From: teresa navarro
As you can see, this photo shows us two Padaung (-women giraffe +woman). There are several tribes of this minoritary ethnic group and these women precisely belong to the Karen tribe, whose origin is Tibeto-Burmese. However, in the early 90s many tribe members fled -to -northern +[north of] the Thai border, due to a -conflicto +conflict with the military -régimen +regime in Burma, now called Myanmar.
At the age of five, girls start to wear rings, brass coils that are placed around the neck. Over the years, the coil is replaced by a longer one, -[by adding new rings] +[and new rings are added]. These rings are slowly pushing the clavicle down, making them appear to have longer necks.
According to anthropologycal studies there are different theories to explain the origin of this tradition. The main theory says that this trinket was placed in order to prevent a bite from tigers in the neck, but their detractors say that tigers -[can not] +cannot differentiate between men and women -and +but men have never +[had this trinket placed] -[placed this trinket]. Another theory says that this practise was used to make women look ugly so as not to be enslaved by other tribes. On the other hand +, there is +yet another one that says that this trinket is to -makes +make them look more beautiful.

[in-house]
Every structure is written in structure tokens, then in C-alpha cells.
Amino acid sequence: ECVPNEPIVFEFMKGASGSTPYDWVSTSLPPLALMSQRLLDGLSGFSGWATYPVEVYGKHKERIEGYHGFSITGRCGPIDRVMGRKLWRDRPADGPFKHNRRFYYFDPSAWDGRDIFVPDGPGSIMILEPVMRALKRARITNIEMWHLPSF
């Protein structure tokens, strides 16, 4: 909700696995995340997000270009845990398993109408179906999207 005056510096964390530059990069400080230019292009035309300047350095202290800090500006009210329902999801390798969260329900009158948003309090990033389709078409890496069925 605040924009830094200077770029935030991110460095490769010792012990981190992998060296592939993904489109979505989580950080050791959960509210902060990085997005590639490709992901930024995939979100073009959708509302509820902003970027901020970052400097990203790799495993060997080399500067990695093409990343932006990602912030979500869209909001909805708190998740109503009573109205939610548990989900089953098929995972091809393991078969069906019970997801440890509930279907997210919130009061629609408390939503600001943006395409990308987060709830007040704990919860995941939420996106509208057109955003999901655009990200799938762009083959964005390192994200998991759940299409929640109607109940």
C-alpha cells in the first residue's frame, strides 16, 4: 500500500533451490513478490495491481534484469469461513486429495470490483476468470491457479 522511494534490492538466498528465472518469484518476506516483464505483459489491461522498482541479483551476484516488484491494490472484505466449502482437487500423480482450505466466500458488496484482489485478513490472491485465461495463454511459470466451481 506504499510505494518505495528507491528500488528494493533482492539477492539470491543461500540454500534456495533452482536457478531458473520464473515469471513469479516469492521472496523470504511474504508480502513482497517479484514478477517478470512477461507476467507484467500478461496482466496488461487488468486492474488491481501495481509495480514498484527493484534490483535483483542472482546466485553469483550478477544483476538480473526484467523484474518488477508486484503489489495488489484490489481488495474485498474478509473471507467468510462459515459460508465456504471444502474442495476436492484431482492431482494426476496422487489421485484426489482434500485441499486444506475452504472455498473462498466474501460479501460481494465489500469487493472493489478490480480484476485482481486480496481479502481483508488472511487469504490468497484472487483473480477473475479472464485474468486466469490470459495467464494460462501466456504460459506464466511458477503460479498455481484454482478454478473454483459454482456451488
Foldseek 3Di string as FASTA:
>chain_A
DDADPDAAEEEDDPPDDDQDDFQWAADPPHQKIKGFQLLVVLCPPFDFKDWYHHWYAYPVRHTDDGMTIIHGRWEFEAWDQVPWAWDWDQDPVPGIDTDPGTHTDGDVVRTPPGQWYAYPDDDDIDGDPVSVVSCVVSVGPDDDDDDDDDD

The Burmese government attempted to get rid of this ancient tradition, to give a modern and developed apparence to the country. Nevertheless, the government +, seeing that these tribes attracted a great deal of -touist +tourism, has +ultimately not allowed this tradition to be lost.